Elinor Lipman: Fiction Writing is Creative Lying

2013_1105_Chattman_Writers' Workshop_Elinor Lipman at podiumSixteen years ago, authors Madeleine Blais P’00, ’04 and Elinor Lipman P’00 combined forces to create the Writers’ Workshop Series, a long-running lecture series that invites fiction and non-fiction writers, playwrights, journalists, and poets to speak to students and to the general public.

On Monday, November 5, Ms. Blais introduced her fellow co-founder by first listing several of the renowned authors that had visited the Williston Northampton School since the series began in 1998: Wally Lamb, Arthur Golden, Anita Shreve, Tracy Kidder, and Nikky Finney, among others.

“There are two things all of these authors have in common,” Ms. Blais said. “They are all performing at the top of their game… And they’re all personal friends of Elinor’s, who she talked into coming to talk to you.”

For her part, Ms. Lipman said the creation of the series was thanks to her co-founder, Ms. Blais.

“She gives me too much credit,” Ms. Lipman said. “Maddy was the one who came up with the Writers’ Workshop Series.”

In a nod to the longevity of the series, Ms. Lipman, author of 10 acclaimed novels, including The View from Penthouse B, Then She Found Me, and The Inn at Lake Devine, offered advice for writers that she had gathered from editors, fellow authors, and from working with writing students.

“Fiction writing is lying,” Ms. Lipman said. “You have to know when to lie, when to depart from real life.”

2013_1105_Chattman_Writers' Workshop_Elinor Lipman with studentsShe also advised writers to “prepare to write badly” so as to not be paralyzed by the first sentences, and that starting something new could often help when it came to revising an existing work. If a writer came to the end of the third chapter of her new novel and found herself at a full stop, that was not an indication of writers’ block, she said.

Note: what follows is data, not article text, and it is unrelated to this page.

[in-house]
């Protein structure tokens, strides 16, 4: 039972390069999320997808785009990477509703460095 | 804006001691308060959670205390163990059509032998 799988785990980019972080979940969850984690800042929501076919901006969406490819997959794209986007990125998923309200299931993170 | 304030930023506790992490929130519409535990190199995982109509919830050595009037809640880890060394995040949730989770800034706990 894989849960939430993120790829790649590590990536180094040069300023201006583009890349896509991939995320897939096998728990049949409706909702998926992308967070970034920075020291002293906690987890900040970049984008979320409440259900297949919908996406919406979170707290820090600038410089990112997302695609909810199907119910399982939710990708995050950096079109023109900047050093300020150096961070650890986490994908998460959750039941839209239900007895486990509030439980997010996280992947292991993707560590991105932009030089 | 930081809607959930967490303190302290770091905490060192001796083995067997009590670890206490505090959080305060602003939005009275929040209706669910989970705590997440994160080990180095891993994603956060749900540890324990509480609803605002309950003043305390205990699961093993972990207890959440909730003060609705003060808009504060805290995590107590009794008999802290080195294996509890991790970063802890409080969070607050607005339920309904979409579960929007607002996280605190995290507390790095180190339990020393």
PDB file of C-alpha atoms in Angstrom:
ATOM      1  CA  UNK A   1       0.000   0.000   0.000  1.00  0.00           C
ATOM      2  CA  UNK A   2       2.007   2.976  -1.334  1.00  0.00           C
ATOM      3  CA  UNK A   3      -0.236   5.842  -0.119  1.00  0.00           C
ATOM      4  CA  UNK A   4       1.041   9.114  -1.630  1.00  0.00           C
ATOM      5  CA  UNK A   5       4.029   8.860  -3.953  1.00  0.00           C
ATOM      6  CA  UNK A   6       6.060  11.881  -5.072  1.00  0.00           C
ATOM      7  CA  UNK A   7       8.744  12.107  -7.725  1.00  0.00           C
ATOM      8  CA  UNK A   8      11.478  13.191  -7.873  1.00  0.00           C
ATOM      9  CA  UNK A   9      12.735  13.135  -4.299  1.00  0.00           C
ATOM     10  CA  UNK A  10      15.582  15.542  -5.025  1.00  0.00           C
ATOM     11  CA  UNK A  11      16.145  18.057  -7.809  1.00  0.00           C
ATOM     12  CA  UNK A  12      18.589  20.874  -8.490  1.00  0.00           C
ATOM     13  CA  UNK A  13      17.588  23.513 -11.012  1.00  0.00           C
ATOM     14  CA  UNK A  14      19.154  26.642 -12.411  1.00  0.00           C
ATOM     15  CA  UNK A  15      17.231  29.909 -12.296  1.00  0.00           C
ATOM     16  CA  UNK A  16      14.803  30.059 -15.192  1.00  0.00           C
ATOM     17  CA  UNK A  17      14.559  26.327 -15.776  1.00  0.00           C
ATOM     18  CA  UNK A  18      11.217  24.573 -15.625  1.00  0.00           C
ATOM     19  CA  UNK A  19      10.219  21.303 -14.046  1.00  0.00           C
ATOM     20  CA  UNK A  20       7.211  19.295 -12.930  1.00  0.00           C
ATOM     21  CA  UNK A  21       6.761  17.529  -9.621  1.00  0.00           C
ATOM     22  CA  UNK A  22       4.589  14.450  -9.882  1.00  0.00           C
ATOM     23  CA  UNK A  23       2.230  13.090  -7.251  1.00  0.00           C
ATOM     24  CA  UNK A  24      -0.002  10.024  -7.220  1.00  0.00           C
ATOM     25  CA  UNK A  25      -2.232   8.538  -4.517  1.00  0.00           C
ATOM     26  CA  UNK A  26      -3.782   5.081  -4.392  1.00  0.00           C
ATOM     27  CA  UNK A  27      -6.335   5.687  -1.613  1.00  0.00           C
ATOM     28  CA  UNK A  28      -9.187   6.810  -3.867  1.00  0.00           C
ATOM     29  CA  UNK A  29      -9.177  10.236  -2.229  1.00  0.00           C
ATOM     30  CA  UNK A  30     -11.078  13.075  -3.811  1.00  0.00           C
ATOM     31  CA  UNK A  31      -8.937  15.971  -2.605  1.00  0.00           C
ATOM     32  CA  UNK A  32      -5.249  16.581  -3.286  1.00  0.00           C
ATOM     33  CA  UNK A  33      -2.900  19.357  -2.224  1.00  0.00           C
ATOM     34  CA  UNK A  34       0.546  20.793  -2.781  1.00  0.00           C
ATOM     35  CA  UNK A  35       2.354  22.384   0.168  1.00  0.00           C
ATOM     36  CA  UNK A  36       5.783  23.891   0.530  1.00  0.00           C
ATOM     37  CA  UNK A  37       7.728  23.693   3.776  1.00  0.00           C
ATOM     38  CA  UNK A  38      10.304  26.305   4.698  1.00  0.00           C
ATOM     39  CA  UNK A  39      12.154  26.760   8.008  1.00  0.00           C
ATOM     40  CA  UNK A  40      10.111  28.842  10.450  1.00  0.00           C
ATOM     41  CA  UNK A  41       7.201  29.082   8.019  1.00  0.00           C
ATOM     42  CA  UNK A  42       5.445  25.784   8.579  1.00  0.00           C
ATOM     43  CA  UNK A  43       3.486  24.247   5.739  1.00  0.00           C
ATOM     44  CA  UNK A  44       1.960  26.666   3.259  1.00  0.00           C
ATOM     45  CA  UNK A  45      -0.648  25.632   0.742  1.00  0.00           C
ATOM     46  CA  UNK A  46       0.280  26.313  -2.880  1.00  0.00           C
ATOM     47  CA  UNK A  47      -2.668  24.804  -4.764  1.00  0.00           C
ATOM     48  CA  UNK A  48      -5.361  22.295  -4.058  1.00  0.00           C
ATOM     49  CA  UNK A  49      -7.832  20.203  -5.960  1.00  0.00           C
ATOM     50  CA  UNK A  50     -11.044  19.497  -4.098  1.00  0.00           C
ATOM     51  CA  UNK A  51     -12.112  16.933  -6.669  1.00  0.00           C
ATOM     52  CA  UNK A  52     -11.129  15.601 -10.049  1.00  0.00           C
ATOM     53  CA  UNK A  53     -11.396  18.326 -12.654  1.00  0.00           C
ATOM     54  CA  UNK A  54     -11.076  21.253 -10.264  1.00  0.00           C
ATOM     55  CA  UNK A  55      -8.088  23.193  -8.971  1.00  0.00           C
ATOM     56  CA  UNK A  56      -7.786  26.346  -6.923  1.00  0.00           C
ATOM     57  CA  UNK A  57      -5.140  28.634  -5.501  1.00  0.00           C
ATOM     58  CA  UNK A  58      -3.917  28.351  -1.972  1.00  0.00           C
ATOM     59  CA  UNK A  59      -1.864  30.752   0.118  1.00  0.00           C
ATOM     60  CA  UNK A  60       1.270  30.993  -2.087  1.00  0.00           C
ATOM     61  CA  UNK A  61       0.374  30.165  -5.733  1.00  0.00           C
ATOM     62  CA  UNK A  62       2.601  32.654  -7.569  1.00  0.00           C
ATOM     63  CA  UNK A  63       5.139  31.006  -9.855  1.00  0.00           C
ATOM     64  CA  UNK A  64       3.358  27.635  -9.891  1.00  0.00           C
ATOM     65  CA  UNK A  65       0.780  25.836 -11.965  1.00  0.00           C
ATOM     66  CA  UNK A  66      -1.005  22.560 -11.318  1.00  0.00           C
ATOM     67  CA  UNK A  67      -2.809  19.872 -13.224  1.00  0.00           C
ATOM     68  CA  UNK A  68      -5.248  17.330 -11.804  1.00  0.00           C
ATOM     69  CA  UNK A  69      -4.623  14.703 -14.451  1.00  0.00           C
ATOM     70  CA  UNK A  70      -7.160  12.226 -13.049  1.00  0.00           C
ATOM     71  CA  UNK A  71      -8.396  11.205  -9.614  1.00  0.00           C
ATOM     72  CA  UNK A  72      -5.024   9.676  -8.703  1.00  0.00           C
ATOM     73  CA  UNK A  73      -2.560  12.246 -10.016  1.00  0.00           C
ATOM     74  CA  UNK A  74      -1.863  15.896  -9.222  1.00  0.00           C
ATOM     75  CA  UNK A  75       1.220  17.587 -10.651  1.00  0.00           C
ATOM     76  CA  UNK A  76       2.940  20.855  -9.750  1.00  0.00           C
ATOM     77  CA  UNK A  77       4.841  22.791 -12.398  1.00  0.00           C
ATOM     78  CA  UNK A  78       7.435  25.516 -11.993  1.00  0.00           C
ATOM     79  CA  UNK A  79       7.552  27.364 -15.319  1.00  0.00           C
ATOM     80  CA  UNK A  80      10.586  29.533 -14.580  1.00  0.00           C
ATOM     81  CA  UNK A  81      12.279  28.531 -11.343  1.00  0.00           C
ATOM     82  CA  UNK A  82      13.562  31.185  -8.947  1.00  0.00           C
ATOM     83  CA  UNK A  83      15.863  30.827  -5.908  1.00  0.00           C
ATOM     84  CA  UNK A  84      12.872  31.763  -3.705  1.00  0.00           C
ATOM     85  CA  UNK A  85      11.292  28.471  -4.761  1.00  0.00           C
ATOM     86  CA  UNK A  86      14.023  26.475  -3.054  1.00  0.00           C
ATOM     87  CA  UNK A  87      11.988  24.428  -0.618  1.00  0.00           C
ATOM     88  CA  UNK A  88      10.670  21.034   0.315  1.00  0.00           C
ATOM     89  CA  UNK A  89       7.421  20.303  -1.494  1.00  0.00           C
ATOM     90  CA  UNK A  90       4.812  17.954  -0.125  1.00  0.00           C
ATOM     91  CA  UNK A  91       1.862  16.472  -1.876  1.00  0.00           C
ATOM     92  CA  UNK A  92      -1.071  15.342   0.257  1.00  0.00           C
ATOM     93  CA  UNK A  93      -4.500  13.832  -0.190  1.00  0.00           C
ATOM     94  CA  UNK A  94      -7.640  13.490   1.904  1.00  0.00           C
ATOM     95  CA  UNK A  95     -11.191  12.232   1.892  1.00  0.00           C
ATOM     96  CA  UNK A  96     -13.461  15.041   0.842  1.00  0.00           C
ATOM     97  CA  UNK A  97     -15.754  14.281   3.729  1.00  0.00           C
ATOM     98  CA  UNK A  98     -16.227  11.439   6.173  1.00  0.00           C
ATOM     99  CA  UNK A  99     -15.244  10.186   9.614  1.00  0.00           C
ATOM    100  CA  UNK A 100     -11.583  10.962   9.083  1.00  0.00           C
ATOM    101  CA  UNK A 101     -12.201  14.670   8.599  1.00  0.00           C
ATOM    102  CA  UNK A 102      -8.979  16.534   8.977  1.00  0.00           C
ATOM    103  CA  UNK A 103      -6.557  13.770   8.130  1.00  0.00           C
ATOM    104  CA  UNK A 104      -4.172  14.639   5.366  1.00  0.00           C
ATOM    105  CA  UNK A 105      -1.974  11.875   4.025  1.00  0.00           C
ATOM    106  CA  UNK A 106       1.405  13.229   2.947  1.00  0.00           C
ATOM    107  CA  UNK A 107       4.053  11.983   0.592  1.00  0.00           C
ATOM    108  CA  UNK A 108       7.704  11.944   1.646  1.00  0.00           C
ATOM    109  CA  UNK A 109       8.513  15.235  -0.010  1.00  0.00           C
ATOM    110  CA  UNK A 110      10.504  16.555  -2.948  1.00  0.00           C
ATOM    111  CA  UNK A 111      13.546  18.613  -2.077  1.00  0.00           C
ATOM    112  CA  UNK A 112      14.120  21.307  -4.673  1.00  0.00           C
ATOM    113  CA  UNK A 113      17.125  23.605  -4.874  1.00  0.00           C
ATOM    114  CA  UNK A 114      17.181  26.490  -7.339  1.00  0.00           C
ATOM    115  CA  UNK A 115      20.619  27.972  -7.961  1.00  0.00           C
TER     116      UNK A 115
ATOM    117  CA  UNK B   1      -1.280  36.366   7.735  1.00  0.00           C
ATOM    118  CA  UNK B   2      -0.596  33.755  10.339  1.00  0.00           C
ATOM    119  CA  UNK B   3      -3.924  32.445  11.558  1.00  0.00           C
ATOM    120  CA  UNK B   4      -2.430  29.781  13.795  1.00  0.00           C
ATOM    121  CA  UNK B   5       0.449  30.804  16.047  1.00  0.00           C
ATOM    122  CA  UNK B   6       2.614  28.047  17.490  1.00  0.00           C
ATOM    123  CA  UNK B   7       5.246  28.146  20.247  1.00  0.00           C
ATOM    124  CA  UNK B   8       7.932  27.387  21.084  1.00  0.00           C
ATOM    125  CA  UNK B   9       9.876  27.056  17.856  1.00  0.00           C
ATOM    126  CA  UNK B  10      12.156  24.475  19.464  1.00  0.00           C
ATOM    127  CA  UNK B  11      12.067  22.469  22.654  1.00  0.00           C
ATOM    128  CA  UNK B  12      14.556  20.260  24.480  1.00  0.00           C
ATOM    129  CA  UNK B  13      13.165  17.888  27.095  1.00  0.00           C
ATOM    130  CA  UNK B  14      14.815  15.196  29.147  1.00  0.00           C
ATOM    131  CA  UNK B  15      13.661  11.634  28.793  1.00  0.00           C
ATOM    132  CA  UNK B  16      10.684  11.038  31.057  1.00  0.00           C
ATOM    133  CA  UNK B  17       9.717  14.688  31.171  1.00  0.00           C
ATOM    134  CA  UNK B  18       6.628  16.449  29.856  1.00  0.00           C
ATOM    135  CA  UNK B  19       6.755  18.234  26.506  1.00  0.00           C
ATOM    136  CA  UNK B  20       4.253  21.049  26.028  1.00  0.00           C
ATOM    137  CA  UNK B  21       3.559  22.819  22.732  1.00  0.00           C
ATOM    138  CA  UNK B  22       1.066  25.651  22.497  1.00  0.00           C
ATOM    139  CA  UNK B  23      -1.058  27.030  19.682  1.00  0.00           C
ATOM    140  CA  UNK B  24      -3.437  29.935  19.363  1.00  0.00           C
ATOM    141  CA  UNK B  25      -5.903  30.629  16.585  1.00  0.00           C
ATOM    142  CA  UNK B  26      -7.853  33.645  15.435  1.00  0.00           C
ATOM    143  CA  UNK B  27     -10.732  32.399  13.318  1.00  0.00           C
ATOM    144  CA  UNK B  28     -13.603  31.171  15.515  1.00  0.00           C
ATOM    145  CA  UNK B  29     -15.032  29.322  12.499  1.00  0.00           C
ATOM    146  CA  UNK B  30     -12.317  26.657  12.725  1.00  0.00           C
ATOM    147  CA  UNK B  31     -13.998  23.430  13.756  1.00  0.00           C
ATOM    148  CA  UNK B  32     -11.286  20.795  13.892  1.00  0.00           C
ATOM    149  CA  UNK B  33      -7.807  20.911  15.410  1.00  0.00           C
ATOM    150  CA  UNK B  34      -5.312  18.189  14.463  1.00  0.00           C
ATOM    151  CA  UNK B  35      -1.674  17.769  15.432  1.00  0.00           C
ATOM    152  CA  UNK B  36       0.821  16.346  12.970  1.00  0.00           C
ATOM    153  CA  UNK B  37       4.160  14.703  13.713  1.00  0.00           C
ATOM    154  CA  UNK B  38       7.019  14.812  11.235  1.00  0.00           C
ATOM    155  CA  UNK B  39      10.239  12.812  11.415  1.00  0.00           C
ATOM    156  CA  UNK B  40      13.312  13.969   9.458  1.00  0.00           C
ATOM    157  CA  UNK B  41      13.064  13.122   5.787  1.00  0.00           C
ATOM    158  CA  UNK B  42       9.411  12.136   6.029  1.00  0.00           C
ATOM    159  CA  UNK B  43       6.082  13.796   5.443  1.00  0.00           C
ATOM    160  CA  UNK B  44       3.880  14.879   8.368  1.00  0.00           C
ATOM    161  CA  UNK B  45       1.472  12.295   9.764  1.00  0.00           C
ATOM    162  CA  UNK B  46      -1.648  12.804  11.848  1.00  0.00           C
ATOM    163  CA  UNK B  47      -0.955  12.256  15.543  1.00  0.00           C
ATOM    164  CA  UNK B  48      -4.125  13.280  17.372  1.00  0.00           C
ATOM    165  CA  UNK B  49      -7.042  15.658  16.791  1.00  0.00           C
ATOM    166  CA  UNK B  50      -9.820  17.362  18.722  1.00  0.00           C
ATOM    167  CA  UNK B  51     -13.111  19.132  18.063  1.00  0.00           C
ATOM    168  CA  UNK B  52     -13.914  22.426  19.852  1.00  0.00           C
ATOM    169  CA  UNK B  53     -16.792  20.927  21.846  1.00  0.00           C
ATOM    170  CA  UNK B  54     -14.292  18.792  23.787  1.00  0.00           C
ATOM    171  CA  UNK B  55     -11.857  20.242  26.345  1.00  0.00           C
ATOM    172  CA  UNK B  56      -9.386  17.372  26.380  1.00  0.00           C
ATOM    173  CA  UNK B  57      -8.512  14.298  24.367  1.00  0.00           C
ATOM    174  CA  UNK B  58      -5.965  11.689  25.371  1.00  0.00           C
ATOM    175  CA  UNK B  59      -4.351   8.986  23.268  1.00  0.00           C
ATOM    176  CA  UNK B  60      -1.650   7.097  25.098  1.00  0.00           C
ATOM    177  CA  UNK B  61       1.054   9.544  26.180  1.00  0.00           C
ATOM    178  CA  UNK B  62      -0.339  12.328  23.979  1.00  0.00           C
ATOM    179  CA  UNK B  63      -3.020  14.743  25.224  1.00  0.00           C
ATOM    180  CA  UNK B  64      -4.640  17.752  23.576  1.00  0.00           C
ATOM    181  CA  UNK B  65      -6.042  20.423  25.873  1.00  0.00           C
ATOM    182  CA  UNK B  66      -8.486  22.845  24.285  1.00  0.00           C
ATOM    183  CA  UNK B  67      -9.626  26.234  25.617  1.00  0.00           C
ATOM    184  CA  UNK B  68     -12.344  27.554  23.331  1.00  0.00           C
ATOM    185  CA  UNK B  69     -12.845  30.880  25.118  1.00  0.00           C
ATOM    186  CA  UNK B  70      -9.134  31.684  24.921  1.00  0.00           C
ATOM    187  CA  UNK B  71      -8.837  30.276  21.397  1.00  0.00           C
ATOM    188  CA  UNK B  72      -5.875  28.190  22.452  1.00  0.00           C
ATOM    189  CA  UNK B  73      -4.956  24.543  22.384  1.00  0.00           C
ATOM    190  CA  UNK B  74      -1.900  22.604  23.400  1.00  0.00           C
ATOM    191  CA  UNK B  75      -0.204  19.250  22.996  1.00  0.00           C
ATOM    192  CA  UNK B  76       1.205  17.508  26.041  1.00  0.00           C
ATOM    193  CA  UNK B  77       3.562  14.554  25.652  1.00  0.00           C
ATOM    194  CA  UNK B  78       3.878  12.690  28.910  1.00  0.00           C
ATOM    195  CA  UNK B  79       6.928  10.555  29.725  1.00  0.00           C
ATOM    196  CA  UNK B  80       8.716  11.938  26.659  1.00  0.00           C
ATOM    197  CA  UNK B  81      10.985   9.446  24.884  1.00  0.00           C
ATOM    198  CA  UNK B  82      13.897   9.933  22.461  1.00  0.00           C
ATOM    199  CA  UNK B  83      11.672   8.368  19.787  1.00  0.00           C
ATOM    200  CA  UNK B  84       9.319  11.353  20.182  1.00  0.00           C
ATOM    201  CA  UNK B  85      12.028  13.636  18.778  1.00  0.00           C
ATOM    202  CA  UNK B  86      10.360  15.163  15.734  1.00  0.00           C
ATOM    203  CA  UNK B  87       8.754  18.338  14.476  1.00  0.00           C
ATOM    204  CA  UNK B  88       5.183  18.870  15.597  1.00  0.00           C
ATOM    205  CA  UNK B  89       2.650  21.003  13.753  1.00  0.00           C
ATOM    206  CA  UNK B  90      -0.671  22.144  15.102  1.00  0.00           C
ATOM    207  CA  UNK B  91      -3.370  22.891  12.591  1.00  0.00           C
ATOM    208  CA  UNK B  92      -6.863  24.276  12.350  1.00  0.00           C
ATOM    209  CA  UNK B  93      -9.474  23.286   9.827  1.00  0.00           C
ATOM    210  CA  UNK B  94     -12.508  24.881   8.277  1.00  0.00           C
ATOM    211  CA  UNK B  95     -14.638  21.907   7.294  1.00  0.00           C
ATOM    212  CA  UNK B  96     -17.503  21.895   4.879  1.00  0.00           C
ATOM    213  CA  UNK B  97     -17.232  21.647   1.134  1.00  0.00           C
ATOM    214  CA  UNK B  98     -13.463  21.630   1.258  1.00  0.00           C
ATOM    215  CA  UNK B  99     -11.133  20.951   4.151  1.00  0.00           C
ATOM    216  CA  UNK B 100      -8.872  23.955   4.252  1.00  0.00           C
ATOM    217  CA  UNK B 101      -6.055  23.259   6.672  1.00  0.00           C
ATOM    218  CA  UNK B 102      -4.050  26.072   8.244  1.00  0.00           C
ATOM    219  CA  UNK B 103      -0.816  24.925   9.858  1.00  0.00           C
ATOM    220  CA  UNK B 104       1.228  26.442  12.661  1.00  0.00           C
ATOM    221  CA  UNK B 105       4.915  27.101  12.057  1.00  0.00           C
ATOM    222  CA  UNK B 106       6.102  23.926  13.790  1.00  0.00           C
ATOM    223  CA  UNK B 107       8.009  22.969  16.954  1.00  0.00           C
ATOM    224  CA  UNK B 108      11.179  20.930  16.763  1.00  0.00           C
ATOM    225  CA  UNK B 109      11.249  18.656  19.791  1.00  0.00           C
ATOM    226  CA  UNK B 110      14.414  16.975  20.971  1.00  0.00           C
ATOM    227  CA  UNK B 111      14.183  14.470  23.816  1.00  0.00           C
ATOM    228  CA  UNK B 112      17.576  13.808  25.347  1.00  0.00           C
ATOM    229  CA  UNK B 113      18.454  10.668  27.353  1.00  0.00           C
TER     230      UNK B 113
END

“It’s not you, it’s the work,” Ms. Lipman said. “Maybe you need to add a character or change the narrator.”

Names were especially important in the writing process. If a character was a babysitter in 1965, she couldn’t be named Gladys or Edna, any more than a high school graduate in 1925 would be named Kimberly. It was not until she changed the main character’s name to “Isabel,” that Ms. Lipman said she found the main character in Isabel’s Bed.

Such close attention to detail had made Ms. Lipman less generous when it came to reading books, she said, adding that she always paid close attention to the storytelling.

“I’m a less patient reader,” she said. “I want to feel that it’s not a book I’m reading, but a life I’m living.”

The final speaker in the 2013 series will be Mary Jo Salter on Monday, November 11 at 7:00 p.m. in the Dodge Room, Reed Campus Center. Ms. Salter was educated at Harvard and Cambridge, and taught at Mount Holyoke College for many years. In addition to her six previous poetry collections, she is the author of a children’s book, The Moon Comes Home, and a co-editor of The Norton Anthology of Poetry. She is the Krieger-Eisenhower Professor in The Writing Seminars at Johns Hopkins University and lives in Baltimore.

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